Making a labyrinth for planning personal invesigations of biodiversity across the curriculum.

1 To introduce the logic of making action plans to enhance or conserve biodiversity;
2 To use school grounds as an outdoor laboratory for mounting biodiversity projects;
3 To achieve (1) and (2) by creating an action plan to make, maintain and use a grass labyrinth for thinking about biodiversity to develop 'personal ecologies';
4 To extend the action plan logic into the community served by the school to make neighbourhood environmental improvements in line wth the Local Agenda 21 of the Rio 1992 Environment Summit. In particular for schools to help make neighbourhoods that are in a happier balance with nature and people.

1 Personal ecologies

There are many ways in which a curriculum can be successfully delivered in an outdoor environment. In particular, a school's grounds can be employed to encourage young people to experience much more than books and computers, and can enable learning to be undertaken in diverse and new ways. The manner in which a school integrates into the wider community that surrounds it is key to its ultimate success. Starting with using its grounds as an ecological resource, a thriving school can fit cohesively into the community it serves to become a social hub and a valuable focus for local people who wish to make environmental improvements to their neighbourhood. However, the whole extramural activity requires careful planning.

Learning about how to make and operate action plans is a neglected area at all levels of education. Planning is preparing a sequence of action steps, or jobs, to achieve some specific goal. It is a process which involves the determination of future course of action, i.e. why an action, how to take an action, and when to take action are the main subjects of planning. If done effectively, making a plan can reduce the necessary time and effort of achieving the goal. 'Please Walk on the Grass' introduces the use of the logic of planning and recording to organise a group effort to create a grass labyrinth in the school's grounds. Then, individuals use the labyrinth to think about biodiversity across the curriculum and make action plans to investigate a particular expression of biodiversity that has seized their imaginations. This is called creating a personal ecology.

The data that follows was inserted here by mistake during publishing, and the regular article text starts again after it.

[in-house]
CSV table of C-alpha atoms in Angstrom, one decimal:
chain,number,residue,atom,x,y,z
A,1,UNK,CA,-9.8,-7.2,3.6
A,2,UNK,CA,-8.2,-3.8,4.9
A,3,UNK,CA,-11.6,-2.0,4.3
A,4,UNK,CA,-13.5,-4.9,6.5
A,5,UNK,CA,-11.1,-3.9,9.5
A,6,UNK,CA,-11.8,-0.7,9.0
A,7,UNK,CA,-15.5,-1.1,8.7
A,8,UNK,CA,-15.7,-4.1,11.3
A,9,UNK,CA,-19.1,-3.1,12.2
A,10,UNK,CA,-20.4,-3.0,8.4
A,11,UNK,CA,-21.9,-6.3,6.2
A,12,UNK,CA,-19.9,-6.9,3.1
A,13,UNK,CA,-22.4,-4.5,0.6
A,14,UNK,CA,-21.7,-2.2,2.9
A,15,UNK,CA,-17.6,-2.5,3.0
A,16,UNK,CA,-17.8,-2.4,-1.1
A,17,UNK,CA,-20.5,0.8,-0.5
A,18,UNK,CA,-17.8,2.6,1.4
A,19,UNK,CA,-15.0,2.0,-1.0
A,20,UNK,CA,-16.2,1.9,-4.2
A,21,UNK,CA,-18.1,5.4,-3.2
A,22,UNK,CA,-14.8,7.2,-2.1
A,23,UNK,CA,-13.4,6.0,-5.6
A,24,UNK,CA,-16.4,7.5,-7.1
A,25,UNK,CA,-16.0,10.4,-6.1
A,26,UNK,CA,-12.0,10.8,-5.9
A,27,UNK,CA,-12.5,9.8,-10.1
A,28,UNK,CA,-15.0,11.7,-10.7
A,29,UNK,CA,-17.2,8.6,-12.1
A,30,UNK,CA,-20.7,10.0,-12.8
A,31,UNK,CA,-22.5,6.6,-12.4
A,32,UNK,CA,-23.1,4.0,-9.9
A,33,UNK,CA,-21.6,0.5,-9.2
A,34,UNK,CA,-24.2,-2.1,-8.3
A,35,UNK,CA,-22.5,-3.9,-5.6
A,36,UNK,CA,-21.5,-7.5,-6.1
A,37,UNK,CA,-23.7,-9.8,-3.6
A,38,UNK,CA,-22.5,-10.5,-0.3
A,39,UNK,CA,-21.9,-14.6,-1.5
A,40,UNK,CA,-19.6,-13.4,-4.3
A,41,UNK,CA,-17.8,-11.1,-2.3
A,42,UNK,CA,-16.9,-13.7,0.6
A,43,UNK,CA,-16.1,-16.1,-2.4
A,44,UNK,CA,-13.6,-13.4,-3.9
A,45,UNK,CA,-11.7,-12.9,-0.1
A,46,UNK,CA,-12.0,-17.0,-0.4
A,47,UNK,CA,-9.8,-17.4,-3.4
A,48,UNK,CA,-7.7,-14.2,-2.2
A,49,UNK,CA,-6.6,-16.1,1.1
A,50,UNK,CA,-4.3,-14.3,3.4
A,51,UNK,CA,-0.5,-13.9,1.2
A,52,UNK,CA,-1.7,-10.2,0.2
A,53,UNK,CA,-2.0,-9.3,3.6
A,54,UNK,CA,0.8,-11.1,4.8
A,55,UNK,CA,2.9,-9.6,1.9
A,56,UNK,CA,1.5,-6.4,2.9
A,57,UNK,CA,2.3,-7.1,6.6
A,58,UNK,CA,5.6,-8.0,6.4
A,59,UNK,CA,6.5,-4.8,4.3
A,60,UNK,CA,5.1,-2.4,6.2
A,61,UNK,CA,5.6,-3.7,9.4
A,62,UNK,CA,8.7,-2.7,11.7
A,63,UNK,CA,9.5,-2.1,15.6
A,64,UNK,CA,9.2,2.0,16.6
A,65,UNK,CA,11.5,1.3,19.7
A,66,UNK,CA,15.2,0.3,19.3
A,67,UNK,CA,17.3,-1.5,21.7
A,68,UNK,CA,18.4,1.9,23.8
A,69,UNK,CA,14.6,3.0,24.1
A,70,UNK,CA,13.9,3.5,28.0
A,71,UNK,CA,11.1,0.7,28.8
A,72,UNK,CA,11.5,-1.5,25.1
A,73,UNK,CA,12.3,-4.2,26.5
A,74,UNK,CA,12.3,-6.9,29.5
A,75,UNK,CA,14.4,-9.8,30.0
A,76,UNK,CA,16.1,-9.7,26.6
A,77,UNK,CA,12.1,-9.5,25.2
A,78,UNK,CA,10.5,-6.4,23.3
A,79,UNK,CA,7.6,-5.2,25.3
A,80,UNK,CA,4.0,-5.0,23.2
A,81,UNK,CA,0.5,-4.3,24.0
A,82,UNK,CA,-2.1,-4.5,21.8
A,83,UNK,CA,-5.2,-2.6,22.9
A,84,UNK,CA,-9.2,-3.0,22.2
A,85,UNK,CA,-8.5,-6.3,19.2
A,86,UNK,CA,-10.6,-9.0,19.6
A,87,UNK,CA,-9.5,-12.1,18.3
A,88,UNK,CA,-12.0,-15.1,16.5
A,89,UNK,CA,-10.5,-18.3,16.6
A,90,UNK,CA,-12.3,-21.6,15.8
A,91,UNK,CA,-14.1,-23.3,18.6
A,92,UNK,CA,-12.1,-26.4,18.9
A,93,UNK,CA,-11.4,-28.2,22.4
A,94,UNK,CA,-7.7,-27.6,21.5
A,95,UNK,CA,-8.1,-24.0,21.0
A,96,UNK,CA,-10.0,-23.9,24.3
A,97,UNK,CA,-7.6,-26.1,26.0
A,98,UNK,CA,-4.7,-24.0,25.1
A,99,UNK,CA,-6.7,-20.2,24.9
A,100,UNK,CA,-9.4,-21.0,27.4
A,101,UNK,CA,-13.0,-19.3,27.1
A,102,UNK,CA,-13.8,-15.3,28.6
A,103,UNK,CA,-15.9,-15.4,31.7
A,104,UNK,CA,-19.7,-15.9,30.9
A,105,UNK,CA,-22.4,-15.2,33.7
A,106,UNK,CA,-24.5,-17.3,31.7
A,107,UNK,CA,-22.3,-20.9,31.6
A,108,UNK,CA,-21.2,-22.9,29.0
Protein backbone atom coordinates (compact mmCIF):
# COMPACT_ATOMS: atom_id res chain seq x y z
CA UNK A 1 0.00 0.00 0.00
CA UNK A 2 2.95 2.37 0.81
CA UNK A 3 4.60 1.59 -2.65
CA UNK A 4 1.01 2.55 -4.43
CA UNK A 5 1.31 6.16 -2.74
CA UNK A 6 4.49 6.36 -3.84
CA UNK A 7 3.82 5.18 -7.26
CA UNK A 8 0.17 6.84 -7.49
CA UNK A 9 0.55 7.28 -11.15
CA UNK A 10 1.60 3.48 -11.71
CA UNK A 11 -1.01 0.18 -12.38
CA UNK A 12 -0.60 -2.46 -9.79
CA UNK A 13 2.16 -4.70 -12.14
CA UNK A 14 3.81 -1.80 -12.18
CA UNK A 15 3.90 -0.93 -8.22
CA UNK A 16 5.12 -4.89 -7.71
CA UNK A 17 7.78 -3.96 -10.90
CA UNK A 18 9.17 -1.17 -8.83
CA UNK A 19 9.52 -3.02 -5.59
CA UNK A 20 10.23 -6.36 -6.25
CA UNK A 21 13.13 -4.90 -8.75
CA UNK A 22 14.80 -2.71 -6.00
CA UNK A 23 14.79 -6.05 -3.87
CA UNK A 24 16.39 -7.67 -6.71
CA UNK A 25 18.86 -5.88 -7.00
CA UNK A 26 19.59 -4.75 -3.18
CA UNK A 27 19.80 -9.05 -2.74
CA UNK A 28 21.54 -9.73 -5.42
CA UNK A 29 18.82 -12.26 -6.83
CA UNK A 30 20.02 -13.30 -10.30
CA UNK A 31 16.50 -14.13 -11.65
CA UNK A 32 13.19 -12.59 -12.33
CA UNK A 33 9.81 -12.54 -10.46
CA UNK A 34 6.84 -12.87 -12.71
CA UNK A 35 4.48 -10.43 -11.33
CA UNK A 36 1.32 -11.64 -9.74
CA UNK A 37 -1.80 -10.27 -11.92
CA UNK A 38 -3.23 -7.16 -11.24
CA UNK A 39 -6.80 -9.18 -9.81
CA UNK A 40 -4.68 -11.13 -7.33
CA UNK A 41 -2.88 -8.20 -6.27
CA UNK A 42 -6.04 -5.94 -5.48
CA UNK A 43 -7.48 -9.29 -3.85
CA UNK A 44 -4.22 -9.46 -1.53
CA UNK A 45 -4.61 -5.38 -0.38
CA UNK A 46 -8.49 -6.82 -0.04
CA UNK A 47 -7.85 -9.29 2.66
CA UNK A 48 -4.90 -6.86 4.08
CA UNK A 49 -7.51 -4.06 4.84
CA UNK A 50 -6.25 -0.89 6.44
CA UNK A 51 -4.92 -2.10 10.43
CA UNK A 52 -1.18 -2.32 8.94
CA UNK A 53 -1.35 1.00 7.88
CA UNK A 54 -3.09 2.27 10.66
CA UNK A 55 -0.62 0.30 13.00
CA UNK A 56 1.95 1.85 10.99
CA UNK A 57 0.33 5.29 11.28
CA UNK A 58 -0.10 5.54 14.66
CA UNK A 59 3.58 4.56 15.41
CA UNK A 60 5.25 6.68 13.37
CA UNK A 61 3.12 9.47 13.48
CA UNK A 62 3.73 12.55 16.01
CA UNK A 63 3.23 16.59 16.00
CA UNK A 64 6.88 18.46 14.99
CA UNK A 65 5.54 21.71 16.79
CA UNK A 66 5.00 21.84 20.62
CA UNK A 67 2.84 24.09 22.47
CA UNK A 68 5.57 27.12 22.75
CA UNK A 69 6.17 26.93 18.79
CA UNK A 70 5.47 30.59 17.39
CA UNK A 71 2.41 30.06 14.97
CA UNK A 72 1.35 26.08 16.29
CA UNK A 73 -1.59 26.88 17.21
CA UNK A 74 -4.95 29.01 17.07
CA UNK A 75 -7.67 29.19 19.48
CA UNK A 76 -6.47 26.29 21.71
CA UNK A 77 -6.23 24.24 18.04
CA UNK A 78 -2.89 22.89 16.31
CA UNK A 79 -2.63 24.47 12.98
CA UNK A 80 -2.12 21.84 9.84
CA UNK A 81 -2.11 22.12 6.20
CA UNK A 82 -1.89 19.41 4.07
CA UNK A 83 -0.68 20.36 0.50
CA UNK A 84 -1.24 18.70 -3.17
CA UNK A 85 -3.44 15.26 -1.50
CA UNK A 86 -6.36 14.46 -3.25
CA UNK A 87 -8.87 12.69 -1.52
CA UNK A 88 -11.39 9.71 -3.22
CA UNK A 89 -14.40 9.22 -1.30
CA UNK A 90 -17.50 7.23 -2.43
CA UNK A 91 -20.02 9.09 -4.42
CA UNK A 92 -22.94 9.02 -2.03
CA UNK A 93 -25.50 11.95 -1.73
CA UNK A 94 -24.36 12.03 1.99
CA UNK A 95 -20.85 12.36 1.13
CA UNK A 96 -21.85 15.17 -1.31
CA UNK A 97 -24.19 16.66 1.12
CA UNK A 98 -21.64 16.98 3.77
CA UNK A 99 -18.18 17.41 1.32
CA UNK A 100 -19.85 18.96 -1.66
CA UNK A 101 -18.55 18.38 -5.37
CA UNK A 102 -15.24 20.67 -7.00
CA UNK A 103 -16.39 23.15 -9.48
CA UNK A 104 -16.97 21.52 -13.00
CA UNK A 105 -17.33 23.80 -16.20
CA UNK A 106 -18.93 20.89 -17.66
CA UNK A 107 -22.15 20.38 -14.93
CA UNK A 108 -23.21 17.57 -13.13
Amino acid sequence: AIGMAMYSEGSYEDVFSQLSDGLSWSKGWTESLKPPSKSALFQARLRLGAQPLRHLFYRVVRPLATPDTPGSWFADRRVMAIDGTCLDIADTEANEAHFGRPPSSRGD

When should this be done?

An adult's attitude to the environment is strongly influenced by their experience as a child. Children who spend time in the outdoors with friends or alone without parental supervision are the most likely to visit and enjoy being out of doors as an adult. These adults are also more likely to describe nature sites as "magical" and are less anxious when visiting them alone. The critical age of influence appears to be before 12yrs. Before this age contact with nature in all its forms, but in particular wild nature, appears to strongly influence a positive behaviour toward the environment. The sense of freedom of unstructured play and thinking that occurs in contact with nature creates a source of independence and inner strength that can be drawn upon during stressful situations for the rest of their life. This has been described as developing a personal ecology resulting from an individual interrelating, interweaving, and interacting with their an environment they have made their own. Education can encourage this by providing opportunities for hands-on experiences of living things and time to think about the meaning of the practical experience. In this context, green labyrinths mirror the human adventure and help put life in perspective.

In summary, ''Please walk on the grass' offers a way of combining these learning needs of environmental education for students to build a personal body of knowledge about biodiversity. The aim is to combine making an action plan for the design and production of a grass labyrinth with the investigation of the ecological impact of its use, and the path of creative discovery that walking it leads to for creating a personal ecology. It is a compendium of ideas and in no way prescriptive.